How to Revise Effectively for Economics with less than 6 Weeks to the A Levels?

Mr Toh’s 5 Steps to Acing Economics


  1. Knowing how NOT to study

You have less than 6 weeks to the A Levels. There is no time to waste doing ineffective revision. At this stage, you need to know what is effective and what is not. What you should not do is to be sitting down and just flipping through your lecture notes – that is highly ineffective.

What you should do is to have your lecture/revision notes ready on your desk, to refer to, but you should not be studying those now. You should be attempting essay or CSQs paper but have these resources to immediately refer to when you have any content gaps.

  1. Understand what is tested

H2 Econs 9732:

H1 Econs 8819:

Know your enemy, and you will win every battle.

Looking at the syllabus requirements is something so basic, but nobody bothers doing it anyway. One way to check your current understanding for the examinations is to look at the section that says “Candidates should be able to:”

And ask yourself, if you satisfy the requirements in the checklist. At the same time, you can also look for essay questions / case study questions that satisfy these requirements to attempt

  1. Exposure & Practice is Key

This is a no-brainer. The more exposure and practice you have before the A Levels, the more confident you will feel about attempting the paper.

This is my recommendation:

  • Get an A4 sized exercise book
  • Pick 50 Essay Questions (when you attend the essence workshop, Mr Toh will provide 20 for this year, and give you access to last year’s materials as well) of a wide variety – make sure your 50 questions spans across a wide range of topics and concepts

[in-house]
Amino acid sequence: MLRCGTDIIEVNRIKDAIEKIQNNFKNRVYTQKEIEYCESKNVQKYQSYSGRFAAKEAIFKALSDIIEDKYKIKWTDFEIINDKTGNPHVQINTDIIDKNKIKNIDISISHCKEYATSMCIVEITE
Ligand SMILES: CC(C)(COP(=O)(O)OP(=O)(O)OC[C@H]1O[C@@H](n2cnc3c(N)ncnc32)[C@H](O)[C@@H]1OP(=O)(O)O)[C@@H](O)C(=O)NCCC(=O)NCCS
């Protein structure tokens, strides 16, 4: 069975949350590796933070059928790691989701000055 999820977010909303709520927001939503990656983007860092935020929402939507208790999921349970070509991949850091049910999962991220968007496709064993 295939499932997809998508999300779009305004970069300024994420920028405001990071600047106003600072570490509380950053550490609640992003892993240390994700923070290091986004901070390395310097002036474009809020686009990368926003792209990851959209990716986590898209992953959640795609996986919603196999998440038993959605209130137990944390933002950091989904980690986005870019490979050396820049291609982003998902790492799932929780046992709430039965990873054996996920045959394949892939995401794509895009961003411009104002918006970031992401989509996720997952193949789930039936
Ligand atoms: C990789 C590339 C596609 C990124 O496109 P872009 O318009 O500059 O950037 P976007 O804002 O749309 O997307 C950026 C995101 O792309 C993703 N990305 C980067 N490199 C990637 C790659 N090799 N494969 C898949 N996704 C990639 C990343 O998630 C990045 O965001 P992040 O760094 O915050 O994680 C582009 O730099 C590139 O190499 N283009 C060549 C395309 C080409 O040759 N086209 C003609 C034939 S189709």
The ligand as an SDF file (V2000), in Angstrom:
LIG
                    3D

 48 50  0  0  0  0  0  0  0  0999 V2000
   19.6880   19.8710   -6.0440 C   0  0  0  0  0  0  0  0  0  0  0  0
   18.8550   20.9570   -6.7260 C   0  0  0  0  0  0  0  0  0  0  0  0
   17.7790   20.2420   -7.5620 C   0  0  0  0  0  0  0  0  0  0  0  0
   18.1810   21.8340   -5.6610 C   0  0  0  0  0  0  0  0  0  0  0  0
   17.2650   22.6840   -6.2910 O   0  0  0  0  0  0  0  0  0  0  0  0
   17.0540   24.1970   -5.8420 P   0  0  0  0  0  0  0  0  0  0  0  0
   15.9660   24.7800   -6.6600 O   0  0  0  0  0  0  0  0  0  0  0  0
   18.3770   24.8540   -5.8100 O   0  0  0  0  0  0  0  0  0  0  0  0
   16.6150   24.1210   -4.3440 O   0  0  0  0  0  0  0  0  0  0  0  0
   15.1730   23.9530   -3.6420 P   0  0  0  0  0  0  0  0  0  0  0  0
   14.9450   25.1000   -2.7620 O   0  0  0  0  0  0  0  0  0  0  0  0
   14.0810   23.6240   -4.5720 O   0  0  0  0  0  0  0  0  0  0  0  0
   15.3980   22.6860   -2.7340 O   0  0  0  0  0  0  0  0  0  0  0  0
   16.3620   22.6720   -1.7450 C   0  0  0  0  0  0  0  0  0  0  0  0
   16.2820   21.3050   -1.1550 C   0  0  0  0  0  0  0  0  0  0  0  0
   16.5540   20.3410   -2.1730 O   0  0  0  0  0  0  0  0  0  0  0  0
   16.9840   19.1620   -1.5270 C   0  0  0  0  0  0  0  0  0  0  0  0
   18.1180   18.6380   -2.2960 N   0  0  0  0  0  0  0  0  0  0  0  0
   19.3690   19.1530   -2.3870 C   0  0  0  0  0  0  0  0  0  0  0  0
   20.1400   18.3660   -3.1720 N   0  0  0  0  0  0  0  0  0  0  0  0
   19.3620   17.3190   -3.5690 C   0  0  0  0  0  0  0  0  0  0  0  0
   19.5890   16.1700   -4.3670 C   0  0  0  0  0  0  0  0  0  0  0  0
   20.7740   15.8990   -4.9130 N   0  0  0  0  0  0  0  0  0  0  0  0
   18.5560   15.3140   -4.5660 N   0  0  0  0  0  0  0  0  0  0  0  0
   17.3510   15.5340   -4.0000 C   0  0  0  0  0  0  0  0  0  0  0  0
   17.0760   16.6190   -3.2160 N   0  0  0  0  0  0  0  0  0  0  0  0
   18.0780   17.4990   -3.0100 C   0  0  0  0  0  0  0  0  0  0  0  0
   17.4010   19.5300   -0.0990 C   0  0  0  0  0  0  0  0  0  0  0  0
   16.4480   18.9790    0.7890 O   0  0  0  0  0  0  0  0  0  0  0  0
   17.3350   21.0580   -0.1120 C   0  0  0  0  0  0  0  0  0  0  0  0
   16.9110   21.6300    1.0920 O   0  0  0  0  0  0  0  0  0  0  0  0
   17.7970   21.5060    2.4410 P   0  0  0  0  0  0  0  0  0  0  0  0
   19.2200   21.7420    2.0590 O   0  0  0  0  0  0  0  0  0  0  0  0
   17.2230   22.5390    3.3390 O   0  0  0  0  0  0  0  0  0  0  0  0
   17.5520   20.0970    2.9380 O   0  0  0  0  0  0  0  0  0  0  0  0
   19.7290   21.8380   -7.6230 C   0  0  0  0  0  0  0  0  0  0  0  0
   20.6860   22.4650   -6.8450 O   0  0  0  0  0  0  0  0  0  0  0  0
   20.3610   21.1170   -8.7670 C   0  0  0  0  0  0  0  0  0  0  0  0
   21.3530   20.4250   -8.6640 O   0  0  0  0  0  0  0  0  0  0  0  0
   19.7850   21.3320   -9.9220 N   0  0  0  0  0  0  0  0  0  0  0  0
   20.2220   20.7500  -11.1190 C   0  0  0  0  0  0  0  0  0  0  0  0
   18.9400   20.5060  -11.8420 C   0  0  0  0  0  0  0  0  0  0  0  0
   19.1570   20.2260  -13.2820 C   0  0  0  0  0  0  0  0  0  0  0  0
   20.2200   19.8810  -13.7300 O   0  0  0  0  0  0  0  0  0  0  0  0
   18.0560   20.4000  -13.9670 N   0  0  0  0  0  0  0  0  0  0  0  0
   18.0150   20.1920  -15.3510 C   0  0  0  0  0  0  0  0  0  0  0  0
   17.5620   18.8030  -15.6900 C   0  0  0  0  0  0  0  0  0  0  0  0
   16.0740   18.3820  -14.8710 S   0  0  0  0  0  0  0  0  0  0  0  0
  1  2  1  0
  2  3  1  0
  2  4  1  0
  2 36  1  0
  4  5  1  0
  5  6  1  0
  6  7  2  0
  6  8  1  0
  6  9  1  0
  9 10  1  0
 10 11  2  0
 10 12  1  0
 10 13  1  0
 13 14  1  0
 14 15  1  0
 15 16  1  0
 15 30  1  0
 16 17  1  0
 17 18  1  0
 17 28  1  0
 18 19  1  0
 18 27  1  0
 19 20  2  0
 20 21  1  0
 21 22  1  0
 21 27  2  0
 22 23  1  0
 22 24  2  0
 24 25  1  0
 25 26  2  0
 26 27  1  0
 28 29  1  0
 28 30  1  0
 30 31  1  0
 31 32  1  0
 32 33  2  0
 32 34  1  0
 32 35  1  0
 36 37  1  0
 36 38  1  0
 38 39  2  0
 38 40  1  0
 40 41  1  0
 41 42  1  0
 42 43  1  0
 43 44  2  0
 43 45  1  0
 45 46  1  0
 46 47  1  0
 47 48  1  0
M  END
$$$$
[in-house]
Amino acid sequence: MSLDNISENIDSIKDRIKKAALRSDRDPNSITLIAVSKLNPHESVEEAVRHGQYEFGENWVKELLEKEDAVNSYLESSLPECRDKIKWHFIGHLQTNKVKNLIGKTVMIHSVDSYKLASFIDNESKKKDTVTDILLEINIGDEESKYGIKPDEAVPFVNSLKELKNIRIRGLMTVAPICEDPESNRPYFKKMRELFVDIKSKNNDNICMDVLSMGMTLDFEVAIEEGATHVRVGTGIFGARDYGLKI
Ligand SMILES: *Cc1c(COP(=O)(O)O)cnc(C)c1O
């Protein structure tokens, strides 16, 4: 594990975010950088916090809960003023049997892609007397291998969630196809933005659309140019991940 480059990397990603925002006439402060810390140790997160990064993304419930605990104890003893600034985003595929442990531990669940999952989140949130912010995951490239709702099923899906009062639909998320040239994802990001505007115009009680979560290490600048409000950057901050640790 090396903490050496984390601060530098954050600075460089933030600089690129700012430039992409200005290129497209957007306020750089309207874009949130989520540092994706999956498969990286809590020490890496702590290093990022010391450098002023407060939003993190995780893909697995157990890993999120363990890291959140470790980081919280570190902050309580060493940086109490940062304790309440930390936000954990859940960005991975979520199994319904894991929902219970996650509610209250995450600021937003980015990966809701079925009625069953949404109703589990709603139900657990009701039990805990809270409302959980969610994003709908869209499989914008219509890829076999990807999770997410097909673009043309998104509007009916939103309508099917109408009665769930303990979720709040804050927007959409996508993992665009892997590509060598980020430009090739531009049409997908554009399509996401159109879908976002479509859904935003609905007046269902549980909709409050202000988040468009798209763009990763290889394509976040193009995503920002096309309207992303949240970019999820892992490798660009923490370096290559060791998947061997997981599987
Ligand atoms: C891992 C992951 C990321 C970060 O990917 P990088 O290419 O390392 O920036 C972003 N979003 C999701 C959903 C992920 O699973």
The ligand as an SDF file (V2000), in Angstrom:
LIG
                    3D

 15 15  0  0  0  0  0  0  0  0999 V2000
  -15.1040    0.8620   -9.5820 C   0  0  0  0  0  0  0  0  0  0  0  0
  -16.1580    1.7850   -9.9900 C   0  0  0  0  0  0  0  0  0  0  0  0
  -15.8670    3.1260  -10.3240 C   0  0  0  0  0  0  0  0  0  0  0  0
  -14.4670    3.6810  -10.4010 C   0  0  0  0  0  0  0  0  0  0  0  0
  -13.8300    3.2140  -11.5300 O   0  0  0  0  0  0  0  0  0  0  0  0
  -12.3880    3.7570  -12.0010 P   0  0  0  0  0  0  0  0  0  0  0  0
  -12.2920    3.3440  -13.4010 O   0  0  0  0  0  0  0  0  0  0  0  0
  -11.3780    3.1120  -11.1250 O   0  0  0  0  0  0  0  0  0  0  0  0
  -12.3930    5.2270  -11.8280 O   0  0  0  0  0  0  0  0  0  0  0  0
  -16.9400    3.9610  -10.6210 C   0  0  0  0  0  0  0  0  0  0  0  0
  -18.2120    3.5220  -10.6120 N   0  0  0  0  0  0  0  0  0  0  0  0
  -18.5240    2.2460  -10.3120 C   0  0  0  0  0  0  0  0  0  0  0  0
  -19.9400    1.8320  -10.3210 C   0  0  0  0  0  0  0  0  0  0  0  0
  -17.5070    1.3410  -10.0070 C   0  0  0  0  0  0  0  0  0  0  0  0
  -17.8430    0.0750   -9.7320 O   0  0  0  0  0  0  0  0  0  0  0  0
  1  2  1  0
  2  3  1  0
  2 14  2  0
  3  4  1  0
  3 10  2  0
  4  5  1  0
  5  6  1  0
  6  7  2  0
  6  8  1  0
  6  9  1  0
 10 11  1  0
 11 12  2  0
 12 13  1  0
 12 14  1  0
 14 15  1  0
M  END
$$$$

• Make sure you have good answer outlines for these 50 Essays
  • Attempt to plan an outline for each question
  • After the planning is done, refer to the answers outline
  • Are you anywhere close? If yes, then just add in the points that you’ve missed out
  • If not, then proceed to copy the entire essay out, while consciously trying to commit the key points to memory, understand what you’ve missed out and make sure you are able to reproduce this essay should it be tested at the A levels.
  • If you complete this exercise, you should be at least achieving a “B” grade for your essays.
  1. Be willing to seek help

It is so hard to try to fight this battle on your own. The more people you can get on your side, the better your chances of doing well.

Who do you need on your side?

Your school Economics tutor

Remember this! Your school Economics tutor is there to help! If he/she has offered consultation slots, GRAB them! They are valuable. But please don’t waste their time, have questions prepared. Attempt essays & csqs, try to mark them yourself, and bring any queries to them and ask them how you can further improve. Also bring them a list of any content questions you may have to clarify

A few study buddies

Your friends could be better at Economics than you are. It could be useful to study with a few friends who are getting decent grades in Economics. Discuss essay outlines and talk to them about how each question should be approach. A typical study session can involve bringing 20 essay questions, and then discussing them 1 by 1, trying to solve them together

Mr Toh

I am always available on WhatsApp at 8182-3036. Don’t ask me long questions through WhatsApp though – I can’t really type long answers there. You can email me long questions at

I am quite busy most of the time, so if I miss out on replying you, you can bug me on Facebook as well – same email to add me on Facebook,

  1. The rule of the “4Es”

Whether be it answering essay questions or the higher marks range questions for CSQs, please remember Mr Toh’s ‘4Es’ rule to apply. For every policy that you are trying to explain – have you done the following

  • Explain – Provide an explanation of the policy that you are trying to discuss
  • Elaborate – Have you linked the policy that you are trying to discuss to ‘Economics’, i.e. by providing an Economics framework or analysis that the policy would do to solve the ‘problem’
  • Examples – Have you provided useful examples in reality that could help strengthen or further illustrate your point
  • Evaluate – Have you provided a substantiated opinion on whether this could work? Why or why not?


Note: This is the first part of a series of revision tips that Mr Toh will be sharing progressively over the weeks leading to A Levels to help you revise better!


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